The amount of research in the last seven years has grown by 50 per cent. Are important findings being overlooked?
This flood of new studies may affect research quality, and people may lose confidence in science as a result, a group of researchers believe.
Every day, a huge volume of new research is published in journals and books.
Worldwide, there were 2.8 million new studies in 2022. That is an increase of almost 50 per cent in seven years.
“An important explanation for the growth in published studies is that there are more researchers,” Dag W. Aksnes says.
He is a researcher at the Nordic Institute for Studies in Innovation, Research and Education (NIFU).
“From 2013 to 2021, the number of researchers in EU countries increased by several hundred thousand, and in China alone, there was an increase of one million researchers,” he tells sciencenorway.no.
A researcher has to keep up-to-date in their field by following new studies. But when there’s so much more new knowledge all the time, that task becomes impossible.
Not possible to read everything
As early as 20 years ago, Aksnes warned that important results could be buried in the flood of less important publications.
“It’s an even bigger problem today. It’s difficult for researchers, even in narrower fields, to find their way around new publications. This is also true for me. I have no chance of reading all the new studies in my field,” he says.
In Norway alone, 29,000 new studies were published last year.
That is a significant increase. From 2013 to 2021, the number of publications from Norway increased by 49 per cent, according to Aksnes.
At the same time, the number of Norwegian researchers increased by 26 per cent.
One explanation for the increase in Norwegian publications is international cooperation. Researchers collaborate more than before, often with colleagues in other countries.
Not a surprising increase
Today, it’s common for many researchers from a range of countries to work together on one scientific article. If one of the researchers works in Norway, the article is counted in the Norwegian statistics.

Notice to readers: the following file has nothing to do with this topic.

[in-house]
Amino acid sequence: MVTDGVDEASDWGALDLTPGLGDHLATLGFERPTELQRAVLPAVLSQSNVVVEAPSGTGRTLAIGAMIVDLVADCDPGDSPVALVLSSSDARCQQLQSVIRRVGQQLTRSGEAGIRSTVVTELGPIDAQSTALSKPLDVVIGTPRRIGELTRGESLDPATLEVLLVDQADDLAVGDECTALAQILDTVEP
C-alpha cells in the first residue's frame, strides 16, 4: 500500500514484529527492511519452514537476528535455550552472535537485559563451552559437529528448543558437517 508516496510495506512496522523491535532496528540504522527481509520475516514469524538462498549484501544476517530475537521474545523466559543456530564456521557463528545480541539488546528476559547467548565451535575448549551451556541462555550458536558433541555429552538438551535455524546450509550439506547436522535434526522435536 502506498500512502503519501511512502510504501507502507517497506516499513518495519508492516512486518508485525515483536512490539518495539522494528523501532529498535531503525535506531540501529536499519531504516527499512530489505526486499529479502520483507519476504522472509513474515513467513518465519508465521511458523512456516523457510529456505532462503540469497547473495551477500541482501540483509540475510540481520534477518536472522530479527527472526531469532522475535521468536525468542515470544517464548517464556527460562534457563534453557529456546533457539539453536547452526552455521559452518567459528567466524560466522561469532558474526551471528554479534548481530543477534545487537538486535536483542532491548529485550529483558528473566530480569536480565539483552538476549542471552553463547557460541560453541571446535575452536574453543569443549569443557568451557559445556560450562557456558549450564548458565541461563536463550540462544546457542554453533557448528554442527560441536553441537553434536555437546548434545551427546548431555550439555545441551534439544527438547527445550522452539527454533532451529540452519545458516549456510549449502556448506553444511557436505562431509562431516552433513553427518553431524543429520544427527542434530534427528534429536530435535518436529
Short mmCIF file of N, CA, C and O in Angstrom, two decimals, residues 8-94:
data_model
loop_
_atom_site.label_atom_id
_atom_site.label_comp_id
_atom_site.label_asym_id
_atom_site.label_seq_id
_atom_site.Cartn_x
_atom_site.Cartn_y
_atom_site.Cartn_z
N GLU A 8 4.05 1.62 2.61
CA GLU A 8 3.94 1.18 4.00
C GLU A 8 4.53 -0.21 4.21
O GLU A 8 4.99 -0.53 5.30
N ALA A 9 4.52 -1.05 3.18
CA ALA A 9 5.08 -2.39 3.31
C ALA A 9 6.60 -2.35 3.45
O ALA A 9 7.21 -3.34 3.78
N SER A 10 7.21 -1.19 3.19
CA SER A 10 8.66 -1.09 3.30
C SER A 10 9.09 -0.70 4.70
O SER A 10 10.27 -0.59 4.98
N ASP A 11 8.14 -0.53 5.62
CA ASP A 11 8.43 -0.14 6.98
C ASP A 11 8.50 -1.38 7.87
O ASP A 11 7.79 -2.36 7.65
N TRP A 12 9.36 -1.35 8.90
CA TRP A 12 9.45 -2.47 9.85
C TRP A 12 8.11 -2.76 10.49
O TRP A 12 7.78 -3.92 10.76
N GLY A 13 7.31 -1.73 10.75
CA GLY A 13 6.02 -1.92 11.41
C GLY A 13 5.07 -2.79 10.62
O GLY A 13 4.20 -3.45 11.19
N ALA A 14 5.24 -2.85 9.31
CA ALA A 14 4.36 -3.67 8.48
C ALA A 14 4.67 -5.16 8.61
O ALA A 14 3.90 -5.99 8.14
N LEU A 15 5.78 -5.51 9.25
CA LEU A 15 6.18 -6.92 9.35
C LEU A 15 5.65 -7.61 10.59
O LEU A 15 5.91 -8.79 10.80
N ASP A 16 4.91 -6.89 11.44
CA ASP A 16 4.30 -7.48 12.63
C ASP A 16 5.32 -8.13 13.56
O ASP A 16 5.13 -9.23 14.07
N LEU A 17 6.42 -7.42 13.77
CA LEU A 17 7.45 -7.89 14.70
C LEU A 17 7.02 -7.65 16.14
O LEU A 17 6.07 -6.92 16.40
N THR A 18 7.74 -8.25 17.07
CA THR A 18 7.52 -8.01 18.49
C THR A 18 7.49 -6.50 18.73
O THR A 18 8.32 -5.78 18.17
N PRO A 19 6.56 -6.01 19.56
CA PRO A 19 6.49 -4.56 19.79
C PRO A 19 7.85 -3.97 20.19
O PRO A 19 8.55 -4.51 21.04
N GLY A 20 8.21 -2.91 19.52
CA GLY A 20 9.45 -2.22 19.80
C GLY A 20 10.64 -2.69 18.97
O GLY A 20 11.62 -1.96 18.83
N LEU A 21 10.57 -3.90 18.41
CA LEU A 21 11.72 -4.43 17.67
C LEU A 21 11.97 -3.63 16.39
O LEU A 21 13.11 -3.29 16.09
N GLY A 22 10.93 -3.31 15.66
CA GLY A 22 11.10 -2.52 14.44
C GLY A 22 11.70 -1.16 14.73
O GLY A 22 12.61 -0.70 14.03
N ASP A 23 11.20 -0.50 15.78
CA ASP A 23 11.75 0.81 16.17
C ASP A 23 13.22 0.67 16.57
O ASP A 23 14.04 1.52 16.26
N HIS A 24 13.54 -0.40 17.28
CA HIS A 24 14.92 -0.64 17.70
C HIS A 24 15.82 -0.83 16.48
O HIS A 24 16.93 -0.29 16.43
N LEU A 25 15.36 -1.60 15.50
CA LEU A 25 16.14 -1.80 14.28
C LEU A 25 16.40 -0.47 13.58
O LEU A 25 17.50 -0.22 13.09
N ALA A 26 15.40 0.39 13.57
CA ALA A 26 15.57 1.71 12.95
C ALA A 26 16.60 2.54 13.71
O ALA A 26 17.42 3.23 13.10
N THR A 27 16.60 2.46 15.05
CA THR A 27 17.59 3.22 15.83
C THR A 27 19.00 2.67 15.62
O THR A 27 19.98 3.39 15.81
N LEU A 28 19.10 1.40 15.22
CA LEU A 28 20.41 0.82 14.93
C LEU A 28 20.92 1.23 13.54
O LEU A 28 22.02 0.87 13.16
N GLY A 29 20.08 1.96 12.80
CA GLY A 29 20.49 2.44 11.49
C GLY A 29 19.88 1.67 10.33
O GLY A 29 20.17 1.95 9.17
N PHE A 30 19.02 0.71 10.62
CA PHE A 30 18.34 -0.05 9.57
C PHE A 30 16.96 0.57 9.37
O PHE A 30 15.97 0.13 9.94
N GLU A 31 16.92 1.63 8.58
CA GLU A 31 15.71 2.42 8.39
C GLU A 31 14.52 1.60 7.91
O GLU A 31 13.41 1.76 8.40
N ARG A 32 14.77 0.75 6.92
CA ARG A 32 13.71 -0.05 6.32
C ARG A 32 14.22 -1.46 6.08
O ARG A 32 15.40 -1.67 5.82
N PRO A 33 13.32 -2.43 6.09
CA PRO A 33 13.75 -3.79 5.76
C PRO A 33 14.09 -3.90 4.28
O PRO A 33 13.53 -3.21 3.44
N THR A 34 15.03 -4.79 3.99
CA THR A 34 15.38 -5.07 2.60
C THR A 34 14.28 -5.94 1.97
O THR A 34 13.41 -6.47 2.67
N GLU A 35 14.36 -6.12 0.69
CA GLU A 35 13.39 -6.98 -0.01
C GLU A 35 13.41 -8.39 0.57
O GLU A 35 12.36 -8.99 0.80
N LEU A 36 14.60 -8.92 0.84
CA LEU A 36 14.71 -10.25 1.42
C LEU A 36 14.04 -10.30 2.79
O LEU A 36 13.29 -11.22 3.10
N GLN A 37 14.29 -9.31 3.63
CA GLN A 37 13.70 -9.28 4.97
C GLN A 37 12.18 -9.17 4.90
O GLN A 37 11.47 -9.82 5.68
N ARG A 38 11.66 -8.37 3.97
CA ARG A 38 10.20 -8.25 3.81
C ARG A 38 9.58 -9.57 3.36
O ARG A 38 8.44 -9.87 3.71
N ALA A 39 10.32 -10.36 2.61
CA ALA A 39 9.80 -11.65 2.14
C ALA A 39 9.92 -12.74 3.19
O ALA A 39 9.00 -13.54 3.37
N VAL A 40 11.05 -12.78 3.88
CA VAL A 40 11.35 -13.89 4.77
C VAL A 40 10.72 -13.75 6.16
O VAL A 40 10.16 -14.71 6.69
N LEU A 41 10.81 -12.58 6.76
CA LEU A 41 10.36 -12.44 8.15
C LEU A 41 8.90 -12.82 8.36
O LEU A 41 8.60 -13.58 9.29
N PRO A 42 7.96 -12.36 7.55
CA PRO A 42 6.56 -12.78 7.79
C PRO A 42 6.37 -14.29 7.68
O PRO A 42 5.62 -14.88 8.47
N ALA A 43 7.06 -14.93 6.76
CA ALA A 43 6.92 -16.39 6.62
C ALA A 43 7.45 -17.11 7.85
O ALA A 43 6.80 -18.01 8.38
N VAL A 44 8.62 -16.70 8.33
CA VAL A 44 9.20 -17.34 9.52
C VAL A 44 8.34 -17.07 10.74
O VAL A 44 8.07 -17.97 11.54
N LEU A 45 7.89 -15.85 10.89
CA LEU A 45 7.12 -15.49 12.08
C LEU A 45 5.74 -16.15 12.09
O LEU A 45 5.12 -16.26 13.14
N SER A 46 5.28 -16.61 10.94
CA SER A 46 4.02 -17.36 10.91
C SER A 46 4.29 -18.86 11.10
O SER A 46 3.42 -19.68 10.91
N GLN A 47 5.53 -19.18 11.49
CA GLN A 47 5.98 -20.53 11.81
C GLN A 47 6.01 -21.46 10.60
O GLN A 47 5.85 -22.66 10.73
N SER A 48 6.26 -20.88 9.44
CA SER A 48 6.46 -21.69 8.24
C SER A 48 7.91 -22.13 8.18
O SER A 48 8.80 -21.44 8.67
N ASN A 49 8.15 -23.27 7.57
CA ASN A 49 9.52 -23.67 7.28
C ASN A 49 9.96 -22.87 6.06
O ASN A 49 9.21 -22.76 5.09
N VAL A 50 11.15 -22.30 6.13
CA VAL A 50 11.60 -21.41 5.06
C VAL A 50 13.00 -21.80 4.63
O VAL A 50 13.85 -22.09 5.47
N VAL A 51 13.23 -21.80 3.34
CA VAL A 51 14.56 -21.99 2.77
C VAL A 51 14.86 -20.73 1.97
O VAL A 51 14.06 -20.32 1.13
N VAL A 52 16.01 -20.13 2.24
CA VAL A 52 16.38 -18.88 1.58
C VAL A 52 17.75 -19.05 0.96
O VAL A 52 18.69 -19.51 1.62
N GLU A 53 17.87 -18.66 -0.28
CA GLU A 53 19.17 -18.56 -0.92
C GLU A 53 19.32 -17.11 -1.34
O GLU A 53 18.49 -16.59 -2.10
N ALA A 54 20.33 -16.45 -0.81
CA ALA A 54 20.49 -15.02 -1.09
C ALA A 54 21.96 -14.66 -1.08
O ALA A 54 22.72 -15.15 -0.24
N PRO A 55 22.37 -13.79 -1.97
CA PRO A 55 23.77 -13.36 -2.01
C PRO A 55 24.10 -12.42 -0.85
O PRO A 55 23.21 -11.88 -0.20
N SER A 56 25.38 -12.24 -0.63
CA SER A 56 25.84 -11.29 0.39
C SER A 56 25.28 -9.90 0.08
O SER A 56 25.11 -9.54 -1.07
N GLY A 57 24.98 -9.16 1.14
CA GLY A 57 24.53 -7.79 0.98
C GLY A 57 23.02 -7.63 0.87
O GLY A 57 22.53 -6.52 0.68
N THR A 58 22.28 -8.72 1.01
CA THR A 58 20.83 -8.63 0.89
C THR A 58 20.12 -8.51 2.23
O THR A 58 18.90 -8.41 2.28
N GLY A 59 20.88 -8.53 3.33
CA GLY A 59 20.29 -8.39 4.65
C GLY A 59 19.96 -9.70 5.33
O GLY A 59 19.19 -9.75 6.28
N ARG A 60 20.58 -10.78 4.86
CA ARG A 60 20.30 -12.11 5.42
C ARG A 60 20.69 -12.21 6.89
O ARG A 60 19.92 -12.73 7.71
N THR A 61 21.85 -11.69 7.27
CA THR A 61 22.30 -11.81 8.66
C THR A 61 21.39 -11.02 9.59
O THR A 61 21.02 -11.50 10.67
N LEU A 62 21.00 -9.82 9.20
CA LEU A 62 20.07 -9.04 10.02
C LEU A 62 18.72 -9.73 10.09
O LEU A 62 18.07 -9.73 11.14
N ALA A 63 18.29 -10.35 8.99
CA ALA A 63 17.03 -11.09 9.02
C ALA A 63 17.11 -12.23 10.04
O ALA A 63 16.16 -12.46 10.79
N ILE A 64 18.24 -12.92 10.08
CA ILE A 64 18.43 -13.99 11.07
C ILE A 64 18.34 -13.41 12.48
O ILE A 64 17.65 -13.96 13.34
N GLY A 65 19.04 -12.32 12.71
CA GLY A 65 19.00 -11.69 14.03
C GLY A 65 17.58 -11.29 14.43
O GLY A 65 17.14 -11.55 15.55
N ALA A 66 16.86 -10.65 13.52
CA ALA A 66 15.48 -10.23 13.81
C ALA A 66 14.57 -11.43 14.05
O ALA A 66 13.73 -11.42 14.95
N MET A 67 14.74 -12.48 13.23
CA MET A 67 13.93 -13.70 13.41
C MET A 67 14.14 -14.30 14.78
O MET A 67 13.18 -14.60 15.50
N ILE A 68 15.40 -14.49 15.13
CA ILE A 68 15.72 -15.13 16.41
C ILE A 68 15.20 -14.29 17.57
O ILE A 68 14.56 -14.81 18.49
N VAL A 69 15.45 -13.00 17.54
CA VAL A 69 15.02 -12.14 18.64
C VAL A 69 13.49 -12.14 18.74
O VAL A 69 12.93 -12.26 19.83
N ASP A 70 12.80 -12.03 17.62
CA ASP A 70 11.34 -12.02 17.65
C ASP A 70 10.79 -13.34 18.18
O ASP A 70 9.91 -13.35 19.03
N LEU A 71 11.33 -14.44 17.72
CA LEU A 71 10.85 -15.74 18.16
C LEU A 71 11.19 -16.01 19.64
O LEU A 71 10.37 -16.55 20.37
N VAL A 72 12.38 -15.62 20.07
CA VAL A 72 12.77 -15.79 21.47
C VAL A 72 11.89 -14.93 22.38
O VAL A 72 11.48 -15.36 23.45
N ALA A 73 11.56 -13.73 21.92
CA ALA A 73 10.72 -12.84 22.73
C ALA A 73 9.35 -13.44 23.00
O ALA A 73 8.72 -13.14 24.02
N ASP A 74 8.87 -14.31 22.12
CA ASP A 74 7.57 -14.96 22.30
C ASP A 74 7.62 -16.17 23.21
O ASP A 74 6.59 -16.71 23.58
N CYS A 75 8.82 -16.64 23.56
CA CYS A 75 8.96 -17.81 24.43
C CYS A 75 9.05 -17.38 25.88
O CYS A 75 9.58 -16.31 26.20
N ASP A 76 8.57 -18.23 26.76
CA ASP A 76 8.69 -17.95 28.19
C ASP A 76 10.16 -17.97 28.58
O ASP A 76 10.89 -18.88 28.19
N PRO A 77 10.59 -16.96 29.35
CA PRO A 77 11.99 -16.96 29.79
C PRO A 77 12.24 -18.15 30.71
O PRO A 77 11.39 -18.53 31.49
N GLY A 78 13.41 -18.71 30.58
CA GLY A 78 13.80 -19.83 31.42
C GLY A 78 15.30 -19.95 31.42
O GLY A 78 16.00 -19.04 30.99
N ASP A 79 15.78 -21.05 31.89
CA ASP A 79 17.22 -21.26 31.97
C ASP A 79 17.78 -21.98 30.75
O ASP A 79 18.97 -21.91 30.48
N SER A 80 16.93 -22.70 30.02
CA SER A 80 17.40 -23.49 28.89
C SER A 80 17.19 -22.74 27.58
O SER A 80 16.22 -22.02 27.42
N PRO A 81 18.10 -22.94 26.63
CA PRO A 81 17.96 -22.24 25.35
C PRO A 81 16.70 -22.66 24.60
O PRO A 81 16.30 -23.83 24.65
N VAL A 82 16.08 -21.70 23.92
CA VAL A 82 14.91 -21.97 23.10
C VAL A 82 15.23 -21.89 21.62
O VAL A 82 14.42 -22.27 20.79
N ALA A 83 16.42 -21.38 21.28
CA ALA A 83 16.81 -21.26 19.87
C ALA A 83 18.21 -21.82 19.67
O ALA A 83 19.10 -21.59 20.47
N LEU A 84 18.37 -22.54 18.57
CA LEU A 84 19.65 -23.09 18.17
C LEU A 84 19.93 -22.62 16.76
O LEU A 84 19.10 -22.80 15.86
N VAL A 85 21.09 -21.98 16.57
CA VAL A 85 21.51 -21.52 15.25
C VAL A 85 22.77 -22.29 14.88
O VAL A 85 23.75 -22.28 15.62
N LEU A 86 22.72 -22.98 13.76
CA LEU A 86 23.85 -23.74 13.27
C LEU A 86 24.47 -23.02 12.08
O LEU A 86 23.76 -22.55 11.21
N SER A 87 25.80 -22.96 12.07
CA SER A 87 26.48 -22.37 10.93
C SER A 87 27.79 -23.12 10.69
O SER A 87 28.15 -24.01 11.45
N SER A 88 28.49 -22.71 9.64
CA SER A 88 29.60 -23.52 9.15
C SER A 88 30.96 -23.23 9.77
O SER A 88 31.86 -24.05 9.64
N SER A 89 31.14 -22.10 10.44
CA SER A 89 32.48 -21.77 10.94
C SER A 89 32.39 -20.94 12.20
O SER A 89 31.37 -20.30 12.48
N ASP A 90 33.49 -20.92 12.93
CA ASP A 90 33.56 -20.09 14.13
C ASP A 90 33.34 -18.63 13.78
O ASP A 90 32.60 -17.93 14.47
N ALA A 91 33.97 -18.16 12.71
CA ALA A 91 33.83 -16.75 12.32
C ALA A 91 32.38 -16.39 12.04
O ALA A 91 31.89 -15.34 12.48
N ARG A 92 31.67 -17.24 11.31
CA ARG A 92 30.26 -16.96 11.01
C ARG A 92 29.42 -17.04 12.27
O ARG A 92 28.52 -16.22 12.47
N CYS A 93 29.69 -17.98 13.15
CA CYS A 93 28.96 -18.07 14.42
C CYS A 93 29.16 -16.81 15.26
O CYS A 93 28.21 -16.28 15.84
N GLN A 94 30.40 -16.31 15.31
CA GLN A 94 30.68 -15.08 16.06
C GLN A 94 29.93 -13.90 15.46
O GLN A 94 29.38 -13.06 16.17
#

Another way to count publications is to look at the researcher's contribution to the article.
If, for example, a Norwegian researcher publishes an article with a colleague from the USA and a colleague from Sweden, it is counted as a publication in all three countries, but when measured by the author’s contribution to the article, each country gets one-third.
Measured using this metric, the increase in publications from Norway is not sensational.
“When we look at Norwegian researchers' contributions to publications, the volume increased by 27 per cent, or roughly the same as the growth in the number of researchers. Therefore, it's the researchers from other countries that have caused us to see an extra increase in the number of publications here in Norway," Aksnes says.
He nevertheless believes that it is also important in Norway to put a spotlight on the large number of published studies.
Concerned about public trust
A group of British and Spanish researchers have looked at developments in scientific publications. They are concerned about people's trust in the research.
They have compared different publishers and how they ensure research quality.
“Confidence in science depends on research being carried out correctly. This means that scientific articles must undergo a thorough scrutiny,” says Mark Hanson from the University of Exeter in the UK, one of the researchers behind the new study.
When a researcher has submitted a scientific article to a publisher, it must be quality assured by other researchers, in a process called peer review.
This means that other researchers in the field go through the submitted article and assess whether it is good enough. Some articles are rejected, while others are sent back for revision or improvement. This takes time.
Some publishers take peer review too lightly, according to the research group. They fear it will affect the overall reputation of research.
These are non-serious journals where anyone can publish anything – for a fee. They have no quality control.
In Norway, a system has been set up to ensure that researchers publish in journals with high standards.
“We have committees in various fields that assess the quality of scientific journals. Those which are not serious do not get approval," Dag W. Aksnes from NIFU says.
If a researcher is deceived by a predatory journal, he does not get points for the publication.